Though LAUSD won’t open in-person instruction quite yet, the district will resume some campus services. Also today: Lancaster is accused of abusing its unhoused population, white residents are using a vaccine code meant for Black and Latino communities, and a Burbank restaurant gets its business license yanked over County health order violations.
LAUSD will restart multiple campus services next week, including child care, special education, athletic conditioning, and small-group tutoring. Superintendent Austin Beutner says a broader reopening of campuses could take place by April 9, provided roughly 25,000 teachers and staff are vaccinated. [LAist]
A new report by the ACLU of Southern California documents a cruel pattern of abuse of homeless people in the City of Lancaster. Through public records and interviews, the report alleges sheriff’s deputies “regularly bulldoze encampments of unhoused people and order them to move by threat of citation,” forcing them further into the desert, far away from vital resources like food and water. [L.A. Times]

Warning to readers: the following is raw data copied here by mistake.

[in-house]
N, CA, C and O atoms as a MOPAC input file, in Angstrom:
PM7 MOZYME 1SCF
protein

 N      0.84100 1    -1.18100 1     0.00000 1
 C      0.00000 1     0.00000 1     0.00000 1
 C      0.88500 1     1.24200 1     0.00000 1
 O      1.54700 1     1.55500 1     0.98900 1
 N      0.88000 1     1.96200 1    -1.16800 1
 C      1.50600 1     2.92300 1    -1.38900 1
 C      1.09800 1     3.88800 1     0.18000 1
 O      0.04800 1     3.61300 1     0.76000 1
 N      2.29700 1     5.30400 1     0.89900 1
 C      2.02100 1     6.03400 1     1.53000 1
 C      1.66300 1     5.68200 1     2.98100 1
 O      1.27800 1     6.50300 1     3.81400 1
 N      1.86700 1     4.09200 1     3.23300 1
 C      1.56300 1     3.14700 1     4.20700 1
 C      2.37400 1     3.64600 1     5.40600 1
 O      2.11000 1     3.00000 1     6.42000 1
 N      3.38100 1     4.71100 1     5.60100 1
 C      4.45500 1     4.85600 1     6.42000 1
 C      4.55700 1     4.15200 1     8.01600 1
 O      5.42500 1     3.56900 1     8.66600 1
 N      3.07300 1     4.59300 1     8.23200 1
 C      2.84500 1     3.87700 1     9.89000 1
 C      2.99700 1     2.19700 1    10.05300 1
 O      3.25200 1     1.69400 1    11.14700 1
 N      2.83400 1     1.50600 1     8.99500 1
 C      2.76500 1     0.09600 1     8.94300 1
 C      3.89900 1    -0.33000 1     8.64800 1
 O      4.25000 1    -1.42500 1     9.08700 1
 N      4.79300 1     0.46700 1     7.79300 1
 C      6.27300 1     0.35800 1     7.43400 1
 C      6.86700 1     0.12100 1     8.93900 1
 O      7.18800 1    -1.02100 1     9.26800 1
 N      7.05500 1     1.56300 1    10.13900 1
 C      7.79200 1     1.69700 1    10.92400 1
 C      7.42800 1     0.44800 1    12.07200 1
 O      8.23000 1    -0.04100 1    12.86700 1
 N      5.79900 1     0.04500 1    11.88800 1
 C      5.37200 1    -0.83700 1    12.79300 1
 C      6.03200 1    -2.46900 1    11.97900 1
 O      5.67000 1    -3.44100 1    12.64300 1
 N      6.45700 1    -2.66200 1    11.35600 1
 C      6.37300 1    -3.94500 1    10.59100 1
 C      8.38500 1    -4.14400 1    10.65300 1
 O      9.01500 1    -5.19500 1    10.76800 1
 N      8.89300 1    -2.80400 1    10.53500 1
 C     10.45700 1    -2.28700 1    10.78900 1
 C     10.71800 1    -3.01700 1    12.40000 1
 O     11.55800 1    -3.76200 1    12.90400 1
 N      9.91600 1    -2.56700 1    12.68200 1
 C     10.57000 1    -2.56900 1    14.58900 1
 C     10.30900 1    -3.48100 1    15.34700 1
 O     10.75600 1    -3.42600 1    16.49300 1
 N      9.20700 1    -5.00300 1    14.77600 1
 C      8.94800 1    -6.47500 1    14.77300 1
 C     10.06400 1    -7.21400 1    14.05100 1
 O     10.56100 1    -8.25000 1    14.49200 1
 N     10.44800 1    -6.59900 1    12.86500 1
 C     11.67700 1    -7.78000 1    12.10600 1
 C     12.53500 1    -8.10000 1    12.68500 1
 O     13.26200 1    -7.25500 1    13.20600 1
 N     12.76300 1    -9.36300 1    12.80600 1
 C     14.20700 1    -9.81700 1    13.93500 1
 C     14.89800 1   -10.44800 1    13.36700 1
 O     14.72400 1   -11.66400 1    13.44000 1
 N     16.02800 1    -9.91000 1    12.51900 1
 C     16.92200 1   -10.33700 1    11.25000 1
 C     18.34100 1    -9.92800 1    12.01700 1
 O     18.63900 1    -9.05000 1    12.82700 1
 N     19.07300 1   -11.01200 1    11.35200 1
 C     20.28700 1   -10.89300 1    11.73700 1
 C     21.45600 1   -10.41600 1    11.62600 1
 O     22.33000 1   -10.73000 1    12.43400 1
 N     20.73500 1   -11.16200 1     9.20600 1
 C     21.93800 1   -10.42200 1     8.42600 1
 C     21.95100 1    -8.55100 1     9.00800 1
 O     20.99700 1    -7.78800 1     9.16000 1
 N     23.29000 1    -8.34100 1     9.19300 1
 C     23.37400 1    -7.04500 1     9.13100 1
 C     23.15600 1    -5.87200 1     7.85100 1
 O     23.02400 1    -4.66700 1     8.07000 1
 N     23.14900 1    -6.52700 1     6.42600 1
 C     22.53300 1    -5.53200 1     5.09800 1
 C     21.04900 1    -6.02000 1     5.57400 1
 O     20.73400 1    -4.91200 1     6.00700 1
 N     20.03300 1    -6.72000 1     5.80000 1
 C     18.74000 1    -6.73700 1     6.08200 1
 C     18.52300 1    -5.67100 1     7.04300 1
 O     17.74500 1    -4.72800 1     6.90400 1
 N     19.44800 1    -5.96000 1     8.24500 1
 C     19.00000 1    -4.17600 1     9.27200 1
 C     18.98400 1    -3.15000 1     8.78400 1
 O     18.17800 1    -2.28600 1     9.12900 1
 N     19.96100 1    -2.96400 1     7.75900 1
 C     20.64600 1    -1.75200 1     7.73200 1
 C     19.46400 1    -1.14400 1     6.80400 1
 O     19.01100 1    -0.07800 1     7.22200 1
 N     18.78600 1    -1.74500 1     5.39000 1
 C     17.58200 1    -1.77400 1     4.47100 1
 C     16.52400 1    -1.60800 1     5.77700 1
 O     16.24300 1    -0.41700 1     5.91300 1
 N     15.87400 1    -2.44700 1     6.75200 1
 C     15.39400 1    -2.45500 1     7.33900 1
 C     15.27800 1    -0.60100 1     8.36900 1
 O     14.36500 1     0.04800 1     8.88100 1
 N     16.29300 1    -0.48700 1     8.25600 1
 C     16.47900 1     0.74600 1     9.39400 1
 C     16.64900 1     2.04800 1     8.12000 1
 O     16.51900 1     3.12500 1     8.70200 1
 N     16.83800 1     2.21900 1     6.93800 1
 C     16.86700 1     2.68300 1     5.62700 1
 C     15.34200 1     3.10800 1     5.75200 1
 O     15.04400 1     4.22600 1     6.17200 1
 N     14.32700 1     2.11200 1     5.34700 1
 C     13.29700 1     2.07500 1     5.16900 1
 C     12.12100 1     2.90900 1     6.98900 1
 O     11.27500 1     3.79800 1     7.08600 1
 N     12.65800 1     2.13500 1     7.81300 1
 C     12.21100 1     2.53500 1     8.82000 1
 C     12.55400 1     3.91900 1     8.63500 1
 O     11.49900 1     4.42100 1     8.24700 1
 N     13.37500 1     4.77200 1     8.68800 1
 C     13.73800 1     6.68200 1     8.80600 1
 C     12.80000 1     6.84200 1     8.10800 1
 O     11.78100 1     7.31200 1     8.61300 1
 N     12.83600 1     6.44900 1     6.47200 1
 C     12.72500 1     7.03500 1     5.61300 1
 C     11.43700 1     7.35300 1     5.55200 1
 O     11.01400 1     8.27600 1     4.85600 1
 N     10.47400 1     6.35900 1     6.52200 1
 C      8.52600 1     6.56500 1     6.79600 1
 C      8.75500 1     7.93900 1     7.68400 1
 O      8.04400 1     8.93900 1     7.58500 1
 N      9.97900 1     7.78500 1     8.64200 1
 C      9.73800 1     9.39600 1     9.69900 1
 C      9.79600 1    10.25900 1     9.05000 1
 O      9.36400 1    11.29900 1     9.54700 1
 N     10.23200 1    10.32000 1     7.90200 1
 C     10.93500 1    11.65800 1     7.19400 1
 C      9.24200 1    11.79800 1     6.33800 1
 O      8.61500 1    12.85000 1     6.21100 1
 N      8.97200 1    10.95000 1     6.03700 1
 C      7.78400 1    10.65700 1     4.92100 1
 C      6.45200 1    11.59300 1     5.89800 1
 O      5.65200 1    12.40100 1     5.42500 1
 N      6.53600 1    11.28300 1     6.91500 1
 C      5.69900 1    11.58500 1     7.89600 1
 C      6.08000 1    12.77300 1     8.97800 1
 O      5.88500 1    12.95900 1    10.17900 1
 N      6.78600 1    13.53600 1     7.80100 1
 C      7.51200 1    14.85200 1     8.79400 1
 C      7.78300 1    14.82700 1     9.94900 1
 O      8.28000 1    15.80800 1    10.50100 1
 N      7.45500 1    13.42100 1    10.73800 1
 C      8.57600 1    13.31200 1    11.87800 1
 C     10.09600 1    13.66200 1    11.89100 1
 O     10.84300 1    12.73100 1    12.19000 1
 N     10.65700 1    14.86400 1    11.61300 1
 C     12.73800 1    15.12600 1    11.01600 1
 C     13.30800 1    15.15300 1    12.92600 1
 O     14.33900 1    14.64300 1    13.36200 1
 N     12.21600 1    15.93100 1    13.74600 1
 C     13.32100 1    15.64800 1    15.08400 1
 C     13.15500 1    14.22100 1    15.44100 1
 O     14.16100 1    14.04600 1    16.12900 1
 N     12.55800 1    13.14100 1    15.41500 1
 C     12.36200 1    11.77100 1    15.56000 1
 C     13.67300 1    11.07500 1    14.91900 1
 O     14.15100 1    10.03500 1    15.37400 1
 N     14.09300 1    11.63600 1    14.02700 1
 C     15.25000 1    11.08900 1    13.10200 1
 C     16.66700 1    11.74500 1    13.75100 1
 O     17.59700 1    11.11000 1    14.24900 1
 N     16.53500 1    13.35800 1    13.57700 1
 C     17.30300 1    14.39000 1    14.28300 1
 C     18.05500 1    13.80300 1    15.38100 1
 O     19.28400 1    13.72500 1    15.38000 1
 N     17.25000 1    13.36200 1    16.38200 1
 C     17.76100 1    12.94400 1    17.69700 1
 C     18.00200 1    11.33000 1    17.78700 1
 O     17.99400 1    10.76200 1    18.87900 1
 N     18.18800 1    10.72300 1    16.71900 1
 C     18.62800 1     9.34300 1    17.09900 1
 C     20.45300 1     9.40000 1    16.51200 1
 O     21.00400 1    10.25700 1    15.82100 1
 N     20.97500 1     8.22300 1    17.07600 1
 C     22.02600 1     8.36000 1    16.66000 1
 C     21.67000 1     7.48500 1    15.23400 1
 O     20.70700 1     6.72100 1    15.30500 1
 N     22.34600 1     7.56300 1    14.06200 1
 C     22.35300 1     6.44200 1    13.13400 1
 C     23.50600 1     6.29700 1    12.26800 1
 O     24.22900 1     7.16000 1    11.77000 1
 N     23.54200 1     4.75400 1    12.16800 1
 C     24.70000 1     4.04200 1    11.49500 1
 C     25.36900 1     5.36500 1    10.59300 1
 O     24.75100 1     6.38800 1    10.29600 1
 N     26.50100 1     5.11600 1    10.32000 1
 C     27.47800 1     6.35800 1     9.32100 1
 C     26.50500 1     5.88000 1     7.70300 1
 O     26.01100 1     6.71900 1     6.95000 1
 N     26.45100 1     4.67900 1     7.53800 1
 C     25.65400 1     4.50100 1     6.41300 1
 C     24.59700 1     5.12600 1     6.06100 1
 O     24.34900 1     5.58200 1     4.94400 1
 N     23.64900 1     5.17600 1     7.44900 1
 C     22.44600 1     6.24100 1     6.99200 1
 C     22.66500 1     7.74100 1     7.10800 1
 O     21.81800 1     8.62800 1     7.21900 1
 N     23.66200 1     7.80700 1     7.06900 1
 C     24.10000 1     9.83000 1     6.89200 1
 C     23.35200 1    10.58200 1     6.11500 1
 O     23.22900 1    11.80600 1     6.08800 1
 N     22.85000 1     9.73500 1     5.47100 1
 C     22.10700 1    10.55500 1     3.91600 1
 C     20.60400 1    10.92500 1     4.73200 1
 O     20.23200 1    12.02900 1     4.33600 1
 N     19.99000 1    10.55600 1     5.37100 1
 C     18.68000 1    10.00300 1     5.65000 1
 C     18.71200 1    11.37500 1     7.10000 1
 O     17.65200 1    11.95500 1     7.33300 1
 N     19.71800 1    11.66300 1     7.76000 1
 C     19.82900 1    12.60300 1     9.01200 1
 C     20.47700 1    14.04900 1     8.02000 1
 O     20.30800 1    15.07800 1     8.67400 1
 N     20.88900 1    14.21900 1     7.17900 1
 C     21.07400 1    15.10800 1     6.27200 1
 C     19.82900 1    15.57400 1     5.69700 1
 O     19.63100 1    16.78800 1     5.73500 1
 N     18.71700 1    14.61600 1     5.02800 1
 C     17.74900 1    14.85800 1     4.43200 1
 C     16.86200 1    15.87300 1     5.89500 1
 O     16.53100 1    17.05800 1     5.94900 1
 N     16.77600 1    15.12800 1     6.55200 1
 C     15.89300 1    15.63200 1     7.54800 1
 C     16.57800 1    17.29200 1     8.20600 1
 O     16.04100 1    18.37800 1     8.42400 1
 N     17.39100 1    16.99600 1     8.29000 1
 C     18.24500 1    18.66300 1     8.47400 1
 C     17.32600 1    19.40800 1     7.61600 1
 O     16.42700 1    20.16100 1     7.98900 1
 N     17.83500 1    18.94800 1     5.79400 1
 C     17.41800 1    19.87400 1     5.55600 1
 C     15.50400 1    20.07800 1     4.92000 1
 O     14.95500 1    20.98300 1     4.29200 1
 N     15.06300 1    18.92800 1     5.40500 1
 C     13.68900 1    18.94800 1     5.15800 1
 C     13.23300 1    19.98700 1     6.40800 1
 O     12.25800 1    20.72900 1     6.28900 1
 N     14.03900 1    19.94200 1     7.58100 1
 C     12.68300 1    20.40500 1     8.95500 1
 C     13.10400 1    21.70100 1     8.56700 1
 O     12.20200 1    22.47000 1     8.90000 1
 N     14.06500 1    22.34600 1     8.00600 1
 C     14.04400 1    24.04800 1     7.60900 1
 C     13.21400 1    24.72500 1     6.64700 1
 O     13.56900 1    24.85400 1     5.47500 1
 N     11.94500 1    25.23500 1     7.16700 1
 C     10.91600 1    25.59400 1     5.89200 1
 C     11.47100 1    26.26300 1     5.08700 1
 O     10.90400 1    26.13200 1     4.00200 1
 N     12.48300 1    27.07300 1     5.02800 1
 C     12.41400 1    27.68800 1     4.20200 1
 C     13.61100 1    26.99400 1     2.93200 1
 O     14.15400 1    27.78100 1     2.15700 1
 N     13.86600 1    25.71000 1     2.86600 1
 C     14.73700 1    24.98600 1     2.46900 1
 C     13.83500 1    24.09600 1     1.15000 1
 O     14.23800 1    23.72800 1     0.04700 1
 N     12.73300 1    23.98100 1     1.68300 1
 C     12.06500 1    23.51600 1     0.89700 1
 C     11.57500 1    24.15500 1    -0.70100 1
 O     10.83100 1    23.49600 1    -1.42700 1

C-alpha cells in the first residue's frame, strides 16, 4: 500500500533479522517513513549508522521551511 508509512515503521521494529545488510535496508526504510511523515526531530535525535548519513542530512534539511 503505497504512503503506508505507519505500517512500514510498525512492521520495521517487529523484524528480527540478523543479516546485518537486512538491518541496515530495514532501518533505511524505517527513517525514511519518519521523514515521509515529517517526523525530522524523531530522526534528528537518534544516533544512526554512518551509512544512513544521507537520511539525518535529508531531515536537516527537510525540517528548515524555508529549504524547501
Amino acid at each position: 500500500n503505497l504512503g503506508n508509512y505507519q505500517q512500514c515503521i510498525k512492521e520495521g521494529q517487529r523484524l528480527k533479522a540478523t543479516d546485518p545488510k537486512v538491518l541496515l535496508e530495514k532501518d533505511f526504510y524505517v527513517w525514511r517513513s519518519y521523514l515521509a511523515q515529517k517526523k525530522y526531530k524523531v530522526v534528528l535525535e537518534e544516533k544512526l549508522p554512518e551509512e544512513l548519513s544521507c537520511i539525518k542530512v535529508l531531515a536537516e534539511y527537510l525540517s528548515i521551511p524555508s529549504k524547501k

Six Flags Magic Mountain touted it reopen in “spring 2021,” though no official reopen date was offered. Under current guidance, large theme parks with capacities of over 15,000 people can’t reopen until a region reaches the yellow tier, which specifies a less than 2% positivity rate and less than one new daily case per 100,000 residents. Though cases continue to drop, Los Angeles County still remains in the purple (most widespread) tier of infection. [ABC7]
California provided codes to underserved Black and Latino communities to help them access vaccine appointments. However, it seems affluent white people who work-from-home are now using those same vaccine codes to jump the line. [L.A. Times]
Tinhorn Flats, a Western-themed restaurant and bar in Burbank, has spent the last several weeks defying Los Angeles County health orders. Last night, Burbank City Council voted to revoke Tinhorn Flats’ business license. [NBC4]